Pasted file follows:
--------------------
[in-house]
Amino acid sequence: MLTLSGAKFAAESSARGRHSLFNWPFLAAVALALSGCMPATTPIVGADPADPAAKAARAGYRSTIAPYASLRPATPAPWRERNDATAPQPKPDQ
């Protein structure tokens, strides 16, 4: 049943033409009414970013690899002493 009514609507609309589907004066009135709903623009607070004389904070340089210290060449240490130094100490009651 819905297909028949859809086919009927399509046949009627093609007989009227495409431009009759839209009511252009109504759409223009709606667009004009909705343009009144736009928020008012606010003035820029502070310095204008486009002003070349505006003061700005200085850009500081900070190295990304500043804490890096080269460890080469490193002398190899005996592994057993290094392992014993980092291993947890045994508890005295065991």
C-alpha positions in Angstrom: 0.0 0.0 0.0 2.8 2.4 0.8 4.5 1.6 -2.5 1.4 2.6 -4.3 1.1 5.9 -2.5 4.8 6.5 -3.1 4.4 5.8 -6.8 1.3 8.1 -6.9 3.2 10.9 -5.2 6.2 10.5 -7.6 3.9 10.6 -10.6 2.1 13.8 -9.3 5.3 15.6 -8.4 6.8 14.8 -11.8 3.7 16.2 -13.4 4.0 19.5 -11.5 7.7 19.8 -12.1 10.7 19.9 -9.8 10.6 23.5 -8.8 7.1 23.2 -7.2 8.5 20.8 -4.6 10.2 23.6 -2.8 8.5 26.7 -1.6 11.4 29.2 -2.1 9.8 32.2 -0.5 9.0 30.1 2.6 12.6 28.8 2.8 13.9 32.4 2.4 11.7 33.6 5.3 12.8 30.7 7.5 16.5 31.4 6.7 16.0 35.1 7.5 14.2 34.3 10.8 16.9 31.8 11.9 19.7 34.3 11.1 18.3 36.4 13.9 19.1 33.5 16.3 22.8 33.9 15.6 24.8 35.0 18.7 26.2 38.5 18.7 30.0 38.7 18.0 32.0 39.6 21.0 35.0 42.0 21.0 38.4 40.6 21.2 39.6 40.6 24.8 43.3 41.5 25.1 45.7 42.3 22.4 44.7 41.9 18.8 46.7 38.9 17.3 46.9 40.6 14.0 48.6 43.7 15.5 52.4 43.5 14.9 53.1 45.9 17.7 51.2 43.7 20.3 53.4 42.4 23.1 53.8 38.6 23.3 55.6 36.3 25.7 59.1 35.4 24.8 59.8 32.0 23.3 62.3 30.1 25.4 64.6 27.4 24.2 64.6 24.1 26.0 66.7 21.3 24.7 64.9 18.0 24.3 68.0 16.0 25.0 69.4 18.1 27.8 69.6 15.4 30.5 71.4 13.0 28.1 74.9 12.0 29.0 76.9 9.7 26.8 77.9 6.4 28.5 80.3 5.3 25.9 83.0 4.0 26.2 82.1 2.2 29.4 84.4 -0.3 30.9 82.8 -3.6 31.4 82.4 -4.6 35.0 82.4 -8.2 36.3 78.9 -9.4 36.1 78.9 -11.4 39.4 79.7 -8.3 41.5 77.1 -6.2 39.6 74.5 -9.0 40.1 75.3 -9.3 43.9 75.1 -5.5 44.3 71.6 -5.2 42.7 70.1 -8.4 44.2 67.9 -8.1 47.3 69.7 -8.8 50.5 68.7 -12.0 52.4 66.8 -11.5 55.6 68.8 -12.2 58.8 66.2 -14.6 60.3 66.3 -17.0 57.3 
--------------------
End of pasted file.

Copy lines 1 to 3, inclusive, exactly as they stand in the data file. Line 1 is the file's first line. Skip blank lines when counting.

[in-house]
Amino acid sequence: MLTLSGAKFAAESSARGRHSLFNWPFLAAVALALSGCMPATTPIVGADPADPAAKAARAGYRSTIAPYASLRPATPAPWRERNDATAPQPKPDQ
């Protein structure tokens, strides 16, 4: 049943033409009414970013690899002493 009514609507609309589907004066009135709903623009607070004389904070340089210290060449240490130094100490009651 819905297909028949859809086919009927399509046949009627093609007989009227495409431009009759839209009511252009109504759409223009709606667009004009909705343009009144736009928020008012606010003035820029502070310095204008486009002003070349505006003061700005200085850009500081900070190295990304500043804490890096080269460890080469490193002398190899005996592994057993290094392992014993980092291993947890045994508890005295065991």